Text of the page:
Before the development of high-speed moving image media, or fiberglass, naturalists and educators faced a quandary: it was often impossible to
demonstrate exactly what an invertebrate looked like without a live specimen, because the spine collapses and color leaches out of one preserved in
alcohol. Botanical specimens also posed a challenge.
Lovely pressed flowers and wax and papier-mâché
models served as botanical specimens before the creation of the Glass Flowers. The famous
scientist Louis Agassiz was recruited by Harvard University to build up its sciences in the mid-1800s, at a time when well-to-do Victorians on both
sides of the Atlantic were enamored of the new science of natural history. Agassiz saw comprehensive and accurate teaching collections as a core
element in a world-class research center.
It was in the context of this social change, then, that George Lincoln Goodale, the first director of the Botanical Museum of Harvard, traveled to
Dresden in 1886 to secure the services of Leopold Blaschka (1822-1895) and his son Rudolf (1857-1939) in the creation of a teaching collection of
glass models. Neither of the glassmakers was eager to embark on a new venture of glass flowers, however, having built a profitable global mail-order
business of glass models of invertebrates, which was known to educational institutions and museums around the world.
The Blaschkas eventually agreed to create a few plant models for Harvard. Another hurdle arose, however, for these first precious models were
shattered in shipment. Always inventive, the Blaschkas ended up devising a mode of shipping so fail-proof that Dr. Goodale was quoted as saying that
the packing of the flowers was “almost as wonderful as anything about them.” Fascinating photographs and letters illuminate these early days of
Harvard’s requisitioning, and shed light on the larger, national market for natural history specimens, including trade catalogues that offered many
hundred of varieties of glass specimens for prices as low as $10.60.
At first, the Blaschkas made models of plants that they were able to grow in their garden or in a greenhouse. But as the Harvard project developed,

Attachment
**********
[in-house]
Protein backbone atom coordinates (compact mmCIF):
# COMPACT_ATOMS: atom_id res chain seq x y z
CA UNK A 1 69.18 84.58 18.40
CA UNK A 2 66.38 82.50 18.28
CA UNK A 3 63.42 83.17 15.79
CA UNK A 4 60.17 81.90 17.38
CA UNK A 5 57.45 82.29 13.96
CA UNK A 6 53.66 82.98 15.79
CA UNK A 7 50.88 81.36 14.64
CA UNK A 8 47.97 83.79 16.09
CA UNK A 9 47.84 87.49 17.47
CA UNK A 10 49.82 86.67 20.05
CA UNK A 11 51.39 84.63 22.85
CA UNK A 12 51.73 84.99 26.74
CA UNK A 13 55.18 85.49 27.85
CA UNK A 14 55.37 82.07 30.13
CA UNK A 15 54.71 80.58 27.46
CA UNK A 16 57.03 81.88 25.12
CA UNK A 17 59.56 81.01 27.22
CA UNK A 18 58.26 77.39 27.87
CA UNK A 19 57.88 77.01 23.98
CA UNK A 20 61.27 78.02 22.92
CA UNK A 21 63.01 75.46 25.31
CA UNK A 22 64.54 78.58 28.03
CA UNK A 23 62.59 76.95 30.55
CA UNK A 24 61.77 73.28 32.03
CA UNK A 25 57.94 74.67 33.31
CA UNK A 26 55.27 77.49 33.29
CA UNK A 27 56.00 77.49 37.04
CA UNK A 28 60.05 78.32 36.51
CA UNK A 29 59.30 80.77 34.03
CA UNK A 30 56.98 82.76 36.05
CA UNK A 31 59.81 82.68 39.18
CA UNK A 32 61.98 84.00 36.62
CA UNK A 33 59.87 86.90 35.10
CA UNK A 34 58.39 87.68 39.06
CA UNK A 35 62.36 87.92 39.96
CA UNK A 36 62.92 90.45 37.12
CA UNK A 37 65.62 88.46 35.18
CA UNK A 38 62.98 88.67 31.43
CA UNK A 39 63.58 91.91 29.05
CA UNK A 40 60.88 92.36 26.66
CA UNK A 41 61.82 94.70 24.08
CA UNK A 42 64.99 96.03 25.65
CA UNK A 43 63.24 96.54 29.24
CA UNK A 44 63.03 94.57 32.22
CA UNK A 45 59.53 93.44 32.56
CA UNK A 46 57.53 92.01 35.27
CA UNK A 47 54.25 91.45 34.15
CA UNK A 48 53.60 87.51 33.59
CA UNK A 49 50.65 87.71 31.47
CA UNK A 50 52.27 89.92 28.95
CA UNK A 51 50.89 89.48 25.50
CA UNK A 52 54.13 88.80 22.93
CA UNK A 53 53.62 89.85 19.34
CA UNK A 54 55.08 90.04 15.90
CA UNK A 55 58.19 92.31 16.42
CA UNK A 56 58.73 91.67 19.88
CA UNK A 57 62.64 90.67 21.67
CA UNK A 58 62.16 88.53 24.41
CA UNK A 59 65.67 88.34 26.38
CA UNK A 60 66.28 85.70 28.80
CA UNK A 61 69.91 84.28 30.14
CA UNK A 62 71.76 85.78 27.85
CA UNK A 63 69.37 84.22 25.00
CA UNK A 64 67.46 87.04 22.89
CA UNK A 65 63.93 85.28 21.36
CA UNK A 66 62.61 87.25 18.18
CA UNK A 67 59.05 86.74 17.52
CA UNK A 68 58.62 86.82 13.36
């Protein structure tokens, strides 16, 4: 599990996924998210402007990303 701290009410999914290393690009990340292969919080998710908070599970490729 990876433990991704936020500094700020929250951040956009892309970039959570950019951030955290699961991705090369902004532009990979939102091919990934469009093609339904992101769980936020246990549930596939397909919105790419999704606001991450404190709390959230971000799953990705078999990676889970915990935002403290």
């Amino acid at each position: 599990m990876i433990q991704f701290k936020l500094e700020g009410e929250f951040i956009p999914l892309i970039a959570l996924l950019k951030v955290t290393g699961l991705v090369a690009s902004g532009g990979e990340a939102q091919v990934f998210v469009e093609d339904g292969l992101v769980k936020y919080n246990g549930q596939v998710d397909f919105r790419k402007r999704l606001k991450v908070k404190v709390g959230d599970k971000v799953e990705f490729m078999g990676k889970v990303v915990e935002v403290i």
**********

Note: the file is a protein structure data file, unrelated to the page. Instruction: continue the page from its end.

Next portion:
they were asked to create models of tropical plants, which they needed to observe under natural conditions. They traveled, documenting what they saw
in a series of beautiful sketches which can be viewed in the book, Drawing Upon Nature: Studies for the Blaschkas’ Glass Models.
Many of the Glass Flowers represent a variety of North American plants, from rarities, like succisa, to such familiar flowers as salvia. In the
Blaschkas’ hands, a natural mechanism like pollination takes on the urgency and life of a dramatic mise-en-scène immortalized in glass. Their
succisa, for example, depicts two glass butterflies carrying pollen from one violet-colored flower to another. Even the most familiar plant forms,
like grasses and ferns, prove revelatory when seen in replicas that enlarge their structures many hundreds of times.
For 46 years, everything the Blaschkas made went to Harvard: nearly 850 sets of models, with more than 4,300 enlarged details, were commissioned.
Harvard’s glass garden was not to be an idealized one however. In the late 19th century, there was mounting interest in a new field called economic
botany, the study of how plants can be utilized commercially to benefit society. If Harvard students were to better understand the diseases that
threaten plants, they needed to know what the blighted specimens looked like. Thus, over time, Harvard commissioned roughly 65 models of exact
replicas of diseased fruits.
The Glass Flowers are on display at the Harvard Museum of Natural History on the Harvard University campus in Cambridge, Massachusetts. The Corning
Museum of Glass also displays a small collection of the Blaschkas’ glass flowers and invertebrates, as well as their earlier works in glass eyes and
Want to know more? See:
- Sea creatures of the deep - the Blaschka Glass models
- The Blaschka Marine Invertebrates at Cornell University
- The Blaschka Collection at National History Museum London
- Corning Museum of glass
- Leopold and Rudolf Blaschka